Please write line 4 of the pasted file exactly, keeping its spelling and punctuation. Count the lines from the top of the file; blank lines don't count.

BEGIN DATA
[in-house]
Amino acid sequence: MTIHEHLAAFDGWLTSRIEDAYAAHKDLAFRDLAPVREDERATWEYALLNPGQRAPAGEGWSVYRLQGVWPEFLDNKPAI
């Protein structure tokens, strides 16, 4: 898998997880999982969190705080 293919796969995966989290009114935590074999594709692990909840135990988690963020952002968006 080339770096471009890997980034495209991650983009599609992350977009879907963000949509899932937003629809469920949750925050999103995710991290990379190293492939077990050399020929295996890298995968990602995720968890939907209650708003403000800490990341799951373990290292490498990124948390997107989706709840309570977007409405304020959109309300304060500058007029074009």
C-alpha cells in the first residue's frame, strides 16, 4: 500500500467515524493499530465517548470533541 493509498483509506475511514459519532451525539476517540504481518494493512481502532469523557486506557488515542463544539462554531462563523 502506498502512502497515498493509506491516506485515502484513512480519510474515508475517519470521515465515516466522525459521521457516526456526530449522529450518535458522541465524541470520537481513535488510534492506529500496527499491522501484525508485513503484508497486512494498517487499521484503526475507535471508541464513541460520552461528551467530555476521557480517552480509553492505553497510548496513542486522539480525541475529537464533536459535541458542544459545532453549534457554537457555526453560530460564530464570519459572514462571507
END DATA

C-alpha cells in the first residue's frame, strides 16, 4: 500500500467515524493499530465517548470533541 493509498483509506475511514459519532451525539476517540504481518494493512481502532469523557486506557488515542463544539462554531462563523 502506498502512502497515498493509506491516506485515502484513512480519510474515508475517519470521515465515516466522525459521521457516526456526530449522529450518535458522541465524541470520537481513535488510534492506529500496527499491522501484525508485513503484508497486512494498517487499521484503526475507535471508541464513541460520552461528551467530555476521557480517552480509553492505553497510548496513542486522539480525541475529537464533536459535541458542544459545532453549534457554537457555526453560530460564530464570519459572514462571507